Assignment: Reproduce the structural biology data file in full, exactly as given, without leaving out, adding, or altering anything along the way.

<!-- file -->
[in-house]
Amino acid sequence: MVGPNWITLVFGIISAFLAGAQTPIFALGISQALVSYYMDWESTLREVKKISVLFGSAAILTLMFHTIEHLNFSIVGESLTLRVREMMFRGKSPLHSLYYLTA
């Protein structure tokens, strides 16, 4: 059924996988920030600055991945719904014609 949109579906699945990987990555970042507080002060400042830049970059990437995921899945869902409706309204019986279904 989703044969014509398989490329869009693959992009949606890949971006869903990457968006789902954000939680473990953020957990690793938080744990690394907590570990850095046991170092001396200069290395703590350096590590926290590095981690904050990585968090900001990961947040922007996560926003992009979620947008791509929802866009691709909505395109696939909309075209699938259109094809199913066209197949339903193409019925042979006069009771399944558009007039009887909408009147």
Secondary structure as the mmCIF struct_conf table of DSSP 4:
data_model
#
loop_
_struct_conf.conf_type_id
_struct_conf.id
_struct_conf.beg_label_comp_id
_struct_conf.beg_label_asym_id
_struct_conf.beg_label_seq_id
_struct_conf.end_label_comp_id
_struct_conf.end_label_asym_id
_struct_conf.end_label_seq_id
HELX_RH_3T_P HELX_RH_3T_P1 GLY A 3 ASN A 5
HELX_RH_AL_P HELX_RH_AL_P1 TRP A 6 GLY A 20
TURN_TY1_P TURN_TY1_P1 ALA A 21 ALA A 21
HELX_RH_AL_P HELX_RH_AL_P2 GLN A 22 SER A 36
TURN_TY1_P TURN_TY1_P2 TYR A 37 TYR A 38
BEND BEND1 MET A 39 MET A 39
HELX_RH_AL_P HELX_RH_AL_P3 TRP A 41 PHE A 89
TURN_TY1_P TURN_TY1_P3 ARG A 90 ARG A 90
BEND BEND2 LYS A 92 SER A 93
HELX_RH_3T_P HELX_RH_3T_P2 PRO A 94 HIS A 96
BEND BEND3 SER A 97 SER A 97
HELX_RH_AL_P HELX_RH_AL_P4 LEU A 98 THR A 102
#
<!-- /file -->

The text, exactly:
[in-house]
Amino acid sequence: MVGPNWITLVFGIISAFLAGAQTPIFALGISQALVSYYMDWESTLREVKKISVLFGSAAILTLMFHTIEHLNFSIVGESLTLRVREMMFRGKSPLHSLYYLTA
């Protein structure tokens, strides 16, 4: 059924996988920030600055991945719904014609 949109579906699945990987990555970042507080002060400042830049970059990437995921899945869902409706309204019986279904 989703044969014509398989490329869009693959992009949606890949971006869903990457968006789902954000939680473990953020957990690793938080744990690394907590570990850095046991170092001396200069290395703590350096590590926290590095981690904050990585968090900001990961947040922007996560926003992009979620947008791509929802866009691709909505395109696939909309075209699938259109094809199913066209197949339903193409019925042979006069009771399944558009007039009887909408009147």
Secondary structure as the mmCIF struct_conf table of DSSP 4:
data_model
#
loop_
_struct_conf.conf_type_id
_struct_conf.id
_struct_conf.beg_label_comp_id
_struct_conf.beg_label_asym_id
_struct_conf.beg_label_seq_id
_struct_conf.end_label_comp_id
_struct_conf.end_label_asym_id
_struct_conf.end_label_seq_id
HELX_RH_3T_P HELX_RH_3T_P1 GLY A 3 ASN A 5
HELX_RH_AL_P HELX_RH_AL_P1 TRP A 6 GLY A 20
TURN_TY1_P TURN_TY1_P1 ALA A 21 ALA A 21
HELX_RH_AL_P HELX_RH_AL_P2 GLN A 22 SER A 36
TURN_TY1_P TURN_TY1_P2 TYR A 37 TYR A 38
BEND BEND1 MET A 39 MET A 39
HELX_RH_AL_P HELX_RH_AL_P3 TRP A 41 PHE A 89
TURN_TY1_P TURN_TY1_P3 ARG A 90 ARG A 90
BEND BEND2 LYS A 92 SER A 93
HELX_RH_3T_P HELX_RH_3T_P2 PRO A 94 HIS A 96
BEND BEND3 SER A 97 SER A 97
HELX_RH_AL_P HELX_RH_AL_P4 LEU A 98 THR A 102
#